Mind-Brain Lecture: Nicole Vincent (Delft)
Philosophical compatibilism reconciles moral responsibility with determinism. For instance, on John Fischer and Mark Ravizza's account, whether a person is responsible for what they do depends not on whether they could have done otherwise ≠ freedom from causation is not needed ≠ but rather it depends on whether their actions issued from their own moderately reasons-responsive mechanisms (and on some historical factors). This paper will investigate whether what compatibilism does for moral responsibility and determinism could also be done for legal responsibility and the empirical sciences 9 i.e. whether it might be possible, and useful, to adopt a compatibilist strategy in the context of reconciling legal responsibility with findings from the empirical sciences, and if so then what doing this might involve. Some authors claim that empirical findings from cognitive and social psychology, neuroscience and behavioural genetics challenge the very foundation of our legal responsibility practices. The story that is usually told looks something like this: by revealing the causes of our behaviour these sciences allegedly show that we can never do anything other than what we do, and hence that nobody should be held responsible for what they do. The story of how the empirical sciences challenge legal responsibility is almost identical to the story of how determinism was meant to challenge moral responsibility. However, moral responsibility is not legal responsibility, and determinism is not science. Never the less, I will argue that the same broad strategy which compatibilists use to address the latter challenge can indeed also be used with some important modifications to address the former challenge.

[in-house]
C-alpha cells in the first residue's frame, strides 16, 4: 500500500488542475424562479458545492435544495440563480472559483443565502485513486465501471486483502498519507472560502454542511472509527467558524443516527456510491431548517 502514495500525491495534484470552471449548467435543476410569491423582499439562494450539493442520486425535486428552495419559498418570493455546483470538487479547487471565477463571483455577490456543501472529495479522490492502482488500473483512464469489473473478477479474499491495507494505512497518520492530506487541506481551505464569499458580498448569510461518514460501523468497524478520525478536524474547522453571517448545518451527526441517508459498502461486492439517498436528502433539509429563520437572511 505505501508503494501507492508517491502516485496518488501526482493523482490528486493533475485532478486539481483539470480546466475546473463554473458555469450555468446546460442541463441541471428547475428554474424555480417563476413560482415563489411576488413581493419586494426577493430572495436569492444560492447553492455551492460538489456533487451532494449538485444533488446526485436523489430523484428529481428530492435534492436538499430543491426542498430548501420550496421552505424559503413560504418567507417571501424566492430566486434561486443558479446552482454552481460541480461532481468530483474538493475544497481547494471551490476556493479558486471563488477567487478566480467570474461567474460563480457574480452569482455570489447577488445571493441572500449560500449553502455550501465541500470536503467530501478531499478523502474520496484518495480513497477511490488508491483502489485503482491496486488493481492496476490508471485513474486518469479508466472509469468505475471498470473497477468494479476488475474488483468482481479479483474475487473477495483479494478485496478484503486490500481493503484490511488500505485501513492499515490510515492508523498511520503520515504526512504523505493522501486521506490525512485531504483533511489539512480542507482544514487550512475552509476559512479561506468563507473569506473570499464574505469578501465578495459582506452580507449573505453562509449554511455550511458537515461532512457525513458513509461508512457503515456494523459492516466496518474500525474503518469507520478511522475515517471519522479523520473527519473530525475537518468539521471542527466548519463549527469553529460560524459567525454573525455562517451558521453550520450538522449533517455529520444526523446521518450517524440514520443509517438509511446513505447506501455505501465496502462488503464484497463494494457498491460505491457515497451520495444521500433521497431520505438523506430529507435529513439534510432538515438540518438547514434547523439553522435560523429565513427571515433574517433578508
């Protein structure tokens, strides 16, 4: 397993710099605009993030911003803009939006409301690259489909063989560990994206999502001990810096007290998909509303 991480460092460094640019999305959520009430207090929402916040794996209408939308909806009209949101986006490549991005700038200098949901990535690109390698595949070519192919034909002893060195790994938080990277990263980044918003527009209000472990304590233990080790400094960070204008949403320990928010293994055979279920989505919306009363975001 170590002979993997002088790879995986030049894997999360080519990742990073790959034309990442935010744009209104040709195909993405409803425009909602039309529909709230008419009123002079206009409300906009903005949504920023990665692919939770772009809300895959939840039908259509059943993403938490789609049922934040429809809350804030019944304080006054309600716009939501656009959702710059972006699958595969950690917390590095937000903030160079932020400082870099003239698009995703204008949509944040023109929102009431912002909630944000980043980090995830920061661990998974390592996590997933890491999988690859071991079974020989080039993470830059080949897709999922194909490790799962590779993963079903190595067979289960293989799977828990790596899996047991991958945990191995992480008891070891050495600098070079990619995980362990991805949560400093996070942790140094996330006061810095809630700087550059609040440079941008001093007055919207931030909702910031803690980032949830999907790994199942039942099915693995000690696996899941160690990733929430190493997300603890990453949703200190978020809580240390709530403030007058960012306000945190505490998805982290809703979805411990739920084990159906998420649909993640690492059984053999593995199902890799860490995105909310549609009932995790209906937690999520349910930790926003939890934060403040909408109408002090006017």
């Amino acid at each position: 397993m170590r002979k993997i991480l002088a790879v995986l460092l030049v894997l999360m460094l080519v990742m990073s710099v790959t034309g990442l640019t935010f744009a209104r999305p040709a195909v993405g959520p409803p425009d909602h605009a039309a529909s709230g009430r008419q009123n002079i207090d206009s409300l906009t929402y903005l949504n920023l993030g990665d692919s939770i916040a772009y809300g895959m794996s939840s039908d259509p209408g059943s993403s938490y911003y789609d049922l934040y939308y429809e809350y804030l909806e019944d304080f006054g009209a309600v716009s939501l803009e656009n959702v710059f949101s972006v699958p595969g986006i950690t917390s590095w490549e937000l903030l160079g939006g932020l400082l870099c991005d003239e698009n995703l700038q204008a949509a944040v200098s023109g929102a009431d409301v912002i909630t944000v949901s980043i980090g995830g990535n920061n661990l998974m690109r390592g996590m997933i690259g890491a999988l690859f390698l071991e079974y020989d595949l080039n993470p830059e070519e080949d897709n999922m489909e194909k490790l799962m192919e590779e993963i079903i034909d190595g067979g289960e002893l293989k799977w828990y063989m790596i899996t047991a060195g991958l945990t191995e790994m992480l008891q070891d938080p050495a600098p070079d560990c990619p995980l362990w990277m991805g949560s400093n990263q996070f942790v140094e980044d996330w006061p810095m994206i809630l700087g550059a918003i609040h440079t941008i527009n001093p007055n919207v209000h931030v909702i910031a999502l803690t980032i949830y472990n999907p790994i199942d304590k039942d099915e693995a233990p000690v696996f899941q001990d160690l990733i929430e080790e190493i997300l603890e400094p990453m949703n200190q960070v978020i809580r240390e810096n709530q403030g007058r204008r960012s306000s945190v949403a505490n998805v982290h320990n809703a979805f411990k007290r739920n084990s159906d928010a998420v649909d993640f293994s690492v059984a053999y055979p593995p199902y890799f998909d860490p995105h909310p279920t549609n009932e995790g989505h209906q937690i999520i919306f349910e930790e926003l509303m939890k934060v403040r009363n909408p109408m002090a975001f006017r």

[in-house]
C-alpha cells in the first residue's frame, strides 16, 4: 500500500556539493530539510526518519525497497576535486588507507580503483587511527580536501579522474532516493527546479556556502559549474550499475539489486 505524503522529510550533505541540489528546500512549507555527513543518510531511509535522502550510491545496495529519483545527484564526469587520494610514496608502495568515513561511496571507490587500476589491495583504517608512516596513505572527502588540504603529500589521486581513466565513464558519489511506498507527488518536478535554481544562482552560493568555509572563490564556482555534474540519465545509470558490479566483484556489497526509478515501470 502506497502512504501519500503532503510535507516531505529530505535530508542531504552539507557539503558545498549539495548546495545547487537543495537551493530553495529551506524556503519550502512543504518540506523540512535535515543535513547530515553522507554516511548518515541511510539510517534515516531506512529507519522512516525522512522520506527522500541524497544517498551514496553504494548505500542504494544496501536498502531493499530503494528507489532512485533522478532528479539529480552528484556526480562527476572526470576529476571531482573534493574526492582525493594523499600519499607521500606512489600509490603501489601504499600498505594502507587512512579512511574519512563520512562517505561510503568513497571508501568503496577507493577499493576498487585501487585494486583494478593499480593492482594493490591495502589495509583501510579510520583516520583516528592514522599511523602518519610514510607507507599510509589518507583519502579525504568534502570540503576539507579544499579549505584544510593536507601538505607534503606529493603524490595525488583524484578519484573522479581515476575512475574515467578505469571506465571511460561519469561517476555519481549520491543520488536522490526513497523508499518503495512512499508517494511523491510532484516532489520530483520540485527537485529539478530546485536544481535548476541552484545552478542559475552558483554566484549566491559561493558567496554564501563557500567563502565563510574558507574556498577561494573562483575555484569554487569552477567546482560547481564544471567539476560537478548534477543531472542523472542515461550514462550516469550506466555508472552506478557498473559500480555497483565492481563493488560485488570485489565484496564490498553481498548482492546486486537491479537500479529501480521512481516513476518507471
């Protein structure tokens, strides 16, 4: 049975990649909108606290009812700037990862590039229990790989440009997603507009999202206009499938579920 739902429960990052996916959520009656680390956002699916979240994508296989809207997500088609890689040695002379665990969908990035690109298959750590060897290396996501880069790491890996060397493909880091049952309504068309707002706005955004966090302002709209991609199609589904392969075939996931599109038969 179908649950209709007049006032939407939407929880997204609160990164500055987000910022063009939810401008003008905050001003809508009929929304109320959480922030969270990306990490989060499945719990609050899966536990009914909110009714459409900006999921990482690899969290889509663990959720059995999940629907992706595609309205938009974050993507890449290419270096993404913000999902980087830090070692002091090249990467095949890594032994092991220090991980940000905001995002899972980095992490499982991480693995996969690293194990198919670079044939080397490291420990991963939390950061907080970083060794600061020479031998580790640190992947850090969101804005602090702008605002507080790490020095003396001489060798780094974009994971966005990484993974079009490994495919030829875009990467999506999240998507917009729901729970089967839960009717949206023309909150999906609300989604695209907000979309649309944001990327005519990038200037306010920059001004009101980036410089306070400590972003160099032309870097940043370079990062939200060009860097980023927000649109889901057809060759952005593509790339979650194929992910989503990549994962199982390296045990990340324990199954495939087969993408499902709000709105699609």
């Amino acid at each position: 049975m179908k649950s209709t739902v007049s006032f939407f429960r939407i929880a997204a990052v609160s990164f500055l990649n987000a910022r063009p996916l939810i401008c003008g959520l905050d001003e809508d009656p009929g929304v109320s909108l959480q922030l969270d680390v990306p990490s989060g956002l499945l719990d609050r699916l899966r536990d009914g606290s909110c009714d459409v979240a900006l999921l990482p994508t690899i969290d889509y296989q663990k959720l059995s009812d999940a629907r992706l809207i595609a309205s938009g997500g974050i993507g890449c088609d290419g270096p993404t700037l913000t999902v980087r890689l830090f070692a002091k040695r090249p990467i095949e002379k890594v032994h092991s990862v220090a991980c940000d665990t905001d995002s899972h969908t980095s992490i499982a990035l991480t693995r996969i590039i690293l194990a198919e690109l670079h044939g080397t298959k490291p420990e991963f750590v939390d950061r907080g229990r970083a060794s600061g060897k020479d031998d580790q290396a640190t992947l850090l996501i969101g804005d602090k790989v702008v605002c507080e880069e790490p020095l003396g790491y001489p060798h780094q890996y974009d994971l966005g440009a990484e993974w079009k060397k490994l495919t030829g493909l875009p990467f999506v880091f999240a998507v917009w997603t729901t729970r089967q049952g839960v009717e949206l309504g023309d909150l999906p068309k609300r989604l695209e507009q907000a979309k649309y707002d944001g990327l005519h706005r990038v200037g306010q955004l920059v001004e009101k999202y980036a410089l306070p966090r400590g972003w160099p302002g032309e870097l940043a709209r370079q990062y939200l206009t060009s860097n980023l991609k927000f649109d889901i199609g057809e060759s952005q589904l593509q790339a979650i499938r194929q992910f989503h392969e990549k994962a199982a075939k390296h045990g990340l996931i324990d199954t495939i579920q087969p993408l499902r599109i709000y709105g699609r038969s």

Dr Nicole Vincent is at the Department of Philosophy, TU Delft